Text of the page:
While there are many ways of accessing stakeholder information, one of the tools I’ve found most effective is ‘Storymapping.’ This was coined by Donna Lichaw in her book The User’s Journey: Storymapping Products That People Love. I highly recommend it. As with some of the best UX tools out there, it’s super simple but very effective. UX designers are naturally empathetic and predisposed to aligning themselves with users’ emotions and needs but this doesn’t come easily to everyone. More importantly than empathy, perhaps, is the ability to shift mental perspectives. Perspective taking, ‘the active cognitive process of imagining the world from another’s vantage point’, encourages stakeholders to think from their users’ perspective. Helping them understand how their service supports users’ pain points.
Storytelling is not new in design and development. A core component of Agile development is User Stories. These encourage developers to think about functionality from the user’s perspective. Storytelling evokes a strong neurological response in people. By framing a discovery activity around it, the needs of the user go from facts and stats to emotional connections with the intended audience.
What is it?
Storymapping takes place as a short session in which we create stories for our user personas, mapping out how and why they are interacting with our stakeholders’ website.
As with all stories, there’s a beginning, middle and end. We use the idea of simple narrative to drive this forward. As with any good story, we need a protagonist and exposition. Who are they? What’s their current state? Once we’ve set the scene, we need an inciting incident, a problem or pain point they need to overcome; a trigger on why they might need the stakeholders’ service.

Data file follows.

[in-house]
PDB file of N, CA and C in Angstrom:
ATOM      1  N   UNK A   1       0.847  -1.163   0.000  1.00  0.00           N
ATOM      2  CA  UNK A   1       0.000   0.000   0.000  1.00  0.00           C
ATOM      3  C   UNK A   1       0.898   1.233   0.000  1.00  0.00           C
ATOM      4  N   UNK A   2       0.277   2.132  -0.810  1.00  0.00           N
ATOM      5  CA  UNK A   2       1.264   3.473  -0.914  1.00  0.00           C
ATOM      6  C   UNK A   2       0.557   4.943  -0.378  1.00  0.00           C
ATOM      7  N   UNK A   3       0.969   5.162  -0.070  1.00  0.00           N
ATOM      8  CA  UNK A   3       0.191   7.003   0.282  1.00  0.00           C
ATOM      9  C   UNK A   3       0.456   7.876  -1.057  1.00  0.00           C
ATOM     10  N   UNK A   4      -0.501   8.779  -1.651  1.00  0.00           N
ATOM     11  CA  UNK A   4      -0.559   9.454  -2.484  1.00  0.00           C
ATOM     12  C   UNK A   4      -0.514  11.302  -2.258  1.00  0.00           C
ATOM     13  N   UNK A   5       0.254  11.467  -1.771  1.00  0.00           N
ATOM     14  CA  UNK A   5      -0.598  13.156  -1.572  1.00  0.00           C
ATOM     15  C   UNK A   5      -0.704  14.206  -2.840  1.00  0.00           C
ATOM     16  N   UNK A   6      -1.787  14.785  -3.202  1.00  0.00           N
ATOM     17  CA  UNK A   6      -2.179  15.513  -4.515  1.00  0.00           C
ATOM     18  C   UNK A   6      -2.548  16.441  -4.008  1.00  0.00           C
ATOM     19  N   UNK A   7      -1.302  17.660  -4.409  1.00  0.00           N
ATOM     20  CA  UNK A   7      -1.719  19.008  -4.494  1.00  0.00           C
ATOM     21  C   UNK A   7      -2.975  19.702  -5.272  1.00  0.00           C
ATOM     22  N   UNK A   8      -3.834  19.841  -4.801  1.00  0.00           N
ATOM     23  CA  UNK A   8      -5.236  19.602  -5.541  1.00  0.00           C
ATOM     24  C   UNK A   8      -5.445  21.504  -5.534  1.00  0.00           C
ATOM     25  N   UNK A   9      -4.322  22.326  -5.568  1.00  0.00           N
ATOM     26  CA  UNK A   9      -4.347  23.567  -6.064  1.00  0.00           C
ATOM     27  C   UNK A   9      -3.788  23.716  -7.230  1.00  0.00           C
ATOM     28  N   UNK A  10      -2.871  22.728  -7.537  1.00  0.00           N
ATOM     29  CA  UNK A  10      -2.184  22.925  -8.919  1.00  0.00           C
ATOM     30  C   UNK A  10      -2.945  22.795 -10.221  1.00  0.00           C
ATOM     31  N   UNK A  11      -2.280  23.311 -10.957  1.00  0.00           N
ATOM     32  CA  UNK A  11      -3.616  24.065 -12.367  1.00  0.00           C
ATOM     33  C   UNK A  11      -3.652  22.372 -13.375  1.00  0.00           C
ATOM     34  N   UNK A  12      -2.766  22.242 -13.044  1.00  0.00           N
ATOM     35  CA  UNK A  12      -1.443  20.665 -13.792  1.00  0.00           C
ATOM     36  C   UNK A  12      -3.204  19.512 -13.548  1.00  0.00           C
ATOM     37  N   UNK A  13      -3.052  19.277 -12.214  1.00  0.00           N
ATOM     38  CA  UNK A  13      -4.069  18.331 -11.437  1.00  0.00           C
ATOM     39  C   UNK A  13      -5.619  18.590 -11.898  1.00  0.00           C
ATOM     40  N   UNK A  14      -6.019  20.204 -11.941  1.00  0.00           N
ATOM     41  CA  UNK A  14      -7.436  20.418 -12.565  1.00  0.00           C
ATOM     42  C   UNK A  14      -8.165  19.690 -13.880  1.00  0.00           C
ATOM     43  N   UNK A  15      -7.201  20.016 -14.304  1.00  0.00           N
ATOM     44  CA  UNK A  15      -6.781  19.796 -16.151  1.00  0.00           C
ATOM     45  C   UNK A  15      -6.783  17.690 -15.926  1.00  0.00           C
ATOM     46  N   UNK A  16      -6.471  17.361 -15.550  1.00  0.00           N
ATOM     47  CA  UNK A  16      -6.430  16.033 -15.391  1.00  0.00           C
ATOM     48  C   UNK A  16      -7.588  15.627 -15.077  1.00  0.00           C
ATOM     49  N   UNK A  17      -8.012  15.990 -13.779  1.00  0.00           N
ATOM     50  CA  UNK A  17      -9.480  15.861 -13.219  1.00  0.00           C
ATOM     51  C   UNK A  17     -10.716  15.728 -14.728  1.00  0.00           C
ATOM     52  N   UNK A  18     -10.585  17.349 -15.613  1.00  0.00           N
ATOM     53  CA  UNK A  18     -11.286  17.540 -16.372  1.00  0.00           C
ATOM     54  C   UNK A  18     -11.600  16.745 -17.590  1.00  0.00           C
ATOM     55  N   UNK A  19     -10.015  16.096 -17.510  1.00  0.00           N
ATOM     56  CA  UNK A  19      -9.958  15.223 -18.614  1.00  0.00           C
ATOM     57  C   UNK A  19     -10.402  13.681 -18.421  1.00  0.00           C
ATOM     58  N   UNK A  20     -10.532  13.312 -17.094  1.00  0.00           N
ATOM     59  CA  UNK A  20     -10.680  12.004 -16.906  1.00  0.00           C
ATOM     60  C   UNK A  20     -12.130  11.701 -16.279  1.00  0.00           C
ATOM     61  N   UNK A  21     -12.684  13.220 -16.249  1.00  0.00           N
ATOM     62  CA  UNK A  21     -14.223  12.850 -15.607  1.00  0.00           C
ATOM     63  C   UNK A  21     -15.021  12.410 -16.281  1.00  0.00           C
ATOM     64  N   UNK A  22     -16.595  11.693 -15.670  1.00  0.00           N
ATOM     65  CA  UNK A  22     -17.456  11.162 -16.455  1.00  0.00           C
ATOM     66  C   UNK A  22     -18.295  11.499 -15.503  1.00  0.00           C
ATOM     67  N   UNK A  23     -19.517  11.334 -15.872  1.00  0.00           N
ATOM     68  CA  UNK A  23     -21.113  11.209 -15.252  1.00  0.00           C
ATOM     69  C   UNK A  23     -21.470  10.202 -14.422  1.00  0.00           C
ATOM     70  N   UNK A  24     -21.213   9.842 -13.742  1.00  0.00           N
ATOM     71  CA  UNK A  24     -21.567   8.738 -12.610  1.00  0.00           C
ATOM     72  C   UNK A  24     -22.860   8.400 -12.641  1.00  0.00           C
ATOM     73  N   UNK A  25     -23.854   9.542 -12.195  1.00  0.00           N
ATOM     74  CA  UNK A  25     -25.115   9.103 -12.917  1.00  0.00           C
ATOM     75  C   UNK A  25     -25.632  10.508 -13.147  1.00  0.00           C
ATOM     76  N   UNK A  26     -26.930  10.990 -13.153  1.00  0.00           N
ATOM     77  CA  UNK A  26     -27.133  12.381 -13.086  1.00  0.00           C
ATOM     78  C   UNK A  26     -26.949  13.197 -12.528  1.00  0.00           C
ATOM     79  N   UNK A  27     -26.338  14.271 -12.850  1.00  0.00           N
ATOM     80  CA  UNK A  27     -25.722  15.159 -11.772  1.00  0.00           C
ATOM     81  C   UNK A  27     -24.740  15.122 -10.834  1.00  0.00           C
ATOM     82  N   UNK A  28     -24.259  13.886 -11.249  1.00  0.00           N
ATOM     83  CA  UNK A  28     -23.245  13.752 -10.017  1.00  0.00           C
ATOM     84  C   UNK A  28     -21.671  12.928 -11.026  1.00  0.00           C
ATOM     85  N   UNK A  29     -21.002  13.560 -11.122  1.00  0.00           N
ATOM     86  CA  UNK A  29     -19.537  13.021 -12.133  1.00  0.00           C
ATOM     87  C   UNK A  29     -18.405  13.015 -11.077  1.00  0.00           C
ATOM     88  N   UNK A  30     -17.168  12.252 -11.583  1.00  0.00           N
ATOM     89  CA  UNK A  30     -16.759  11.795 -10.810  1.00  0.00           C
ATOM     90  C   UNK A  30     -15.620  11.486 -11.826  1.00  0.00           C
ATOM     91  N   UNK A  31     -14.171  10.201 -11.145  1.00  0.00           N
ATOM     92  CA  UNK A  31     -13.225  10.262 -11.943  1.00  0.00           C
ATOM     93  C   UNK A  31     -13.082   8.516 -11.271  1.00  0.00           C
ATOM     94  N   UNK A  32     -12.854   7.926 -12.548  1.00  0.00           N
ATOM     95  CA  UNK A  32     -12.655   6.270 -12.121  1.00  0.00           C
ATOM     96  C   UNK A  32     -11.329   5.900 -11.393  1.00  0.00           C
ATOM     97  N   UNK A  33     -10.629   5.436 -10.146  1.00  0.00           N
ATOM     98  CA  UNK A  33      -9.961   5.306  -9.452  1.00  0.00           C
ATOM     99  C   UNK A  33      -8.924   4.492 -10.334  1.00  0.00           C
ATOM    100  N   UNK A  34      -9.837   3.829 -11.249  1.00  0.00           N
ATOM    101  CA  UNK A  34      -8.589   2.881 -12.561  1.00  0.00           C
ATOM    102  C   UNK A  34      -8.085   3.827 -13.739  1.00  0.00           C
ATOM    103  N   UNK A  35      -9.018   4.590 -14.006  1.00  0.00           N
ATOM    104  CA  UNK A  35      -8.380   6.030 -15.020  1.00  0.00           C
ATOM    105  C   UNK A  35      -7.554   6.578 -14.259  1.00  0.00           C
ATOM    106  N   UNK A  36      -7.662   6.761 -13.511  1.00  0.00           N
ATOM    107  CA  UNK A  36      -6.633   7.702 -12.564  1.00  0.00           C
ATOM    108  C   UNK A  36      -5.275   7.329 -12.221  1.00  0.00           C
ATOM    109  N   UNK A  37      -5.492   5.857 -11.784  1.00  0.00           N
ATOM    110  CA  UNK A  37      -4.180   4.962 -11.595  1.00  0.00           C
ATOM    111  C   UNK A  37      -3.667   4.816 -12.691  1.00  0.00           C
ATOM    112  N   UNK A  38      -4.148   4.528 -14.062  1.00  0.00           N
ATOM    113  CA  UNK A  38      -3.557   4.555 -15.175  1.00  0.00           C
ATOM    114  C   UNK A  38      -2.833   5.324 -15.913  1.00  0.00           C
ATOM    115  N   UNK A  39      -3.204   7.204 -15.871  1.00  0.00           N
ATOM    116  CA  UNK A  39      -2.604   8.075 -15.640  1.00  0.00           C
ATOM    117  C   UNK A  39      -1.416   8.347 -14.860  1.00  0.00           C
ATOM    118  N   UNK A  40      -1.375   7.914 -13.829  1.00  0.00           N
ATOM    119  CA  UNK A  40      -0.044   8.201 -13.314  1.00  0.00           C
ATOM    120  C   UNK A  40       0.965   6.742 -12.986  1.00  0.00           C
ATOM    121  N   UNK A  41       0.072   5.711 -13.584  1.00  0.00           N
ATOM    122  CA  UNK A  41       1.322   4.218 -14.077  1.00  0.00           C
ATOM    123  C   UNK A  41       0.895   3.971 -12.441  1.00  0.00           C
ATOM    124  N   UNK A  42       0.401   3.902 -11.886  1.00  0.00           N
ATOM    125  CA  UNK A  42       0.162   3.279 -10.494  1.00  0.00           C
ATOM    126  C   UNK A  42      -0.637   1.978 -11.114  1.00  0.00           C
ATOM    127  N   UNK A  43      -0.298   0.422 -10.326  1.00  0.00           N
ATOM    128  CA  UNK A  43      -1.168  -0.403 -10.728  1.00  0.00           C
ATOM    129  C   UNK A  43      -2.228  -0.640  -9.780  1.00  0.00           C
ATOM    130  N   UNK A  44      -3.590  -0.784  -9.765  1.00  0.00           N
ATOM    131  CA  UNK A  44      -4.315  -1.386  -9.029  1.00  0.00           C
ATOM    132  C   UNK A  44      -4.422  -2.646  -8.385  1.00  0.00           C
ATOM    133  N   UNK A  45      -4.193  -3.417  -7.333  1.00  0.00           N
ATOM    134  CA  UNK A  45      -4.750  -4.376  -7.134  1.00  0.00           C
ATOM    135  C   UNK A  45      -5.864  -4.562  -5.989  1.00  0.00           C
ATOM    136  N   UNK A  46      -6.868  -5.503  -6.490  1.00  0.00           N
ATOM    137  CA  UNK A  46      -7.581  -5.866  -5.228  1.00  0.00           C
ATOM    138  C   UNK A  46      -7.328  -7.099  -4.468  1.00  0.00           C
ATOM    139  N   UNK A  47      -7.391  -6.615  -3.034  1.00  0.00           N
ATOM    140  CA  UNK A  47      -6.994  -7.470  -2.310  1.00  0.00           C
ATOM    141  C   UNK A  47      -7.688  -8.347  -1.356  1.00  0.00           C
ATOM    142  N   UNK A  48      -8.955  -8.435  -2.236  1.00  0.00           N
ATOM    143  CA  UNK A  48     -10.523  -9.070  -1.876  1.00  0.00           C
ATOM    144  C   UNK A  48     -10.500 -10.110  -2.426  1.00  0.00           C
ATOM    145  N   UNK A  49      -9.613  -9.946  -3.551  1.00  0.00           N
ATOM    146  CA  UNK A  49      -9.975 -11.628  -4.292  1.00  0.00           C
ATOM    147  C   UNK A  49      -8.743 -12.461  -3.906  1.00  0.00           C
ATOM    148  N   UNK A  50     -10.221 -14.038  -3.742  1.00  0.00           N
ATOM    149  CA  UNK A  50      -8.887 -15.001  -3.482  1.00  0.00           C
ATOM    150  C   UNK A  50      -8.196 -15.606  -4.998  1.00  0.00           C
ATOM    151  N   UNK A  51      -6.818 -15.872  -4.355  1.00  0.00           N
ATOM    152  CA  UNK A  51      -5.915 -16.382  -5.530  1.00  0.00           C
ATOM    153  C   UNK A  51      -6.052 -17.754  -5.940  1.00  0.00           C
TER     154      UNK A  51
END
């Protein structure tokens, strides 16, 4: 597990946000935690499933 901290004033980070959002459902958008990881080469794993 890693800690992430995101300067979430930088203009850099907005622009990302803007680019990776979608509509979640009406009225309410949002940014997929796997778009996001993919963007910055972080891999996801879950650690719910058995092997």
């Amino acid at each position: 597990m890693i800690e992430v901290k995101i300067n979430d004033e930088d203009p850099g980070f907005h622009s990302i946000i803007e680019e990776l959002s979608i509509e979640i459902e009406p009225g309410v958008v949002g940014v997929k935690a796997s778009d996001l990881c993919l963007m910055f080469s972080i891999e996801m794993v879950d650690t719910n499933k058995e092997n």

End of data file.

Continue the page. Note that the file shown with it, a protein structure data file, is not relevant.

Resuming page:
Then in the middle, the action happens, how will they approach solving their problem? What assistance do they need? How does the service assist them? Who is the villain? What are the obstacles and barriers standing in their way? What’s the climax of the story? How do they overcome their problem and defeat the villain? What’s the value proposition of the service that makes them say ‘yes, this is exactly what I was looking for?’
But we don’t leave it at that ‘aha’ moment. It’s one thing to get our protagonist to the climax of their narrative, but the story doesn’t end there. How do they return home a hero? How does our user, our potential customer go from interested, to invested, to ambassador? What’s the ending? How do we know their goals have been met?
What are the outcomes?
You’ll notice that this entire session is based around question asking. It’s about framing the problem, not bypassing straight to the solution. When I first started introducing this session, I was worried that my participants wouldn’t get it. Would they think it was silly? Would they think it was unnecessary?
Thankfully, that’s not the case. Feedback has been overwhelmingly positive. Of all the perspective taking exercises I’ve facilitated, this has had the most engagement from participants. It’s not an easy exercise. It makes people think, it makes them ask difficult questions of themselves, it highlights internal lack of alignment and understanding. It reveals holes or distractions that stop users achieving their goals.